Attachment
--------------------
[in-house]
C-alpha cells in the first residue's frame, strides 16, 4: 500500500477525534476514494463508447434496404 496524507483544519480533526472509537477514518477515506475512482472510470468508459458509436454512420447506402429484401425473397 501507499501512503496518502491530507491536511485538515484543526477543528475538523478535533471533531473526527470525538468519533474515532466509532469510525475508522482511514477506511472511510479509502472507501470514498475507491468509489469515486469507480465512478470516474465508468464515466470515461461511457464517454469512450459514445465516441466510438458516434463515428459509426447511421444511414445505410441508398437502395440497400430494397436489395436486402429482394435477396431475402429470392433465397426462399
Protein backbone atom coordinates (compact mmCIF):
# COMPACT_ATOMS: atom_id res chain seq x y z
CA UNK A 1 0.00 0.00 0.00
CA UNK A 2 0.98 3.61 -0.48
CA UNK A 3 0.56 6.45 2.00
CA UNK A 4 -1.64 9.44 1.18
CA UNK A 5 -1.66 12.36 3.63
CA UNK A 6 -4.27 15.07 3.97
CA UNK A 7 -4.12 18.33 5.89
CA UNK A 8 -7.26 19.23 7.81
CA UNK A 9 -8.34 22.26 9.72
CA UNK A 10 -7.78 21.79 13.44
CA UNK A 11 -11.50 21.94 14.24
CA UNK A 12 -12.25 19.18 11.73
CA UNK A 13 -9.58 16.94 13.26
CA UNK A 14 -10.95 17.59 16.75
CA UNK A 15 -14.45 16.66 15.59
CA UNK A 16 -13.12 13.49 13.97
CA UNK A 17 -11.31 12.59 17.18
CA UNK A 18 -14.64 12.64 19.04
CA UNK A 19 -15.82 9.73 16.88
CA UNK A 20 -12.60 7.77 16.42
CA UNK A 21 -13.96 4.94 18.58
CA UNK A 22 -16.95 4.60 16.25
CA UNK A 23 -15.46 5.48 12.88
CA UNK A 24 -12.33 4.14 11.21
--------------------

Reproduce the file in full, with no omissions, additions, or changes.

[in-house]
C-alpha cells in the first residue's frame, strides 16, 4: 500500500477525534476514494463508447434496404 496524507483544519480533526472509537477514518477515506475512482472510470468508459458509436454512420447506402429484401425473397 501507499501512503496518502491530507491536511485538515484543526477543528475538523478535533471533531473526527470525538468519533474515532466509532469510525475508522482511514477506511472511510479509502472507501470514498475507491468509489469515486469507480465512478470516474465508468464515466470515461461511457464517454469512450459514445465516441466510438458516434463515428459509426447511421444511414445505410441508398437502395440497400430494397436489395436486402429482394435477396431475402429470392433465397426462399
Protein backbone atom coordinates (compact mmCIF):
# COMPACT_ATOMS: atom_id res chain seq x y z
CA UNK A 1 0.00 0.00 0.00
CA UNK A 2 0.98 3.61 -0.48
CA UNK A 3 0.56 6.45 2.00
CA UNK A 4 -1.64 9.44 1.18
CA UNK A 5 -1.66 12.36 3.63
CA UNK A 6 -4.27 15.07 3.97
CA UNK A 7 -4.12 18.33 5.89
CA UNK A 8 -7.26 19.23 7.81
CA UNK A 9 -8.34 22.26 9.72
CA UNK A 10 -7.78 21.79 13.44
CA UNK A 11 -11.50 21.94 14.24
CA UNK A 12 -12.25 19.18 11.73
CA UNK A 13 -9.58 16.94 13.26
CA UNK A 14 -10.95 17.59 16.75
CA UNK A 15 -14.45 16.66 15.59
CA UNK A 16 -13.12 13.49 13.97
CA UNK A 17 -11.31 12.59 17.18
CA UNK A 18 -14.64 12.64 19.04
CA UNK A 19 -15.82 9.73 16.88
CA UNK A 20 -12.60 7.77 16.42
CA UNK A 21 -13.96 4.94 18.58
CA UNK A 22 -16.95 4.60 16.25
CA UNK A 23 -15.46 5.48 12.88
CA UNK A 24 -12.33 4.14 11.21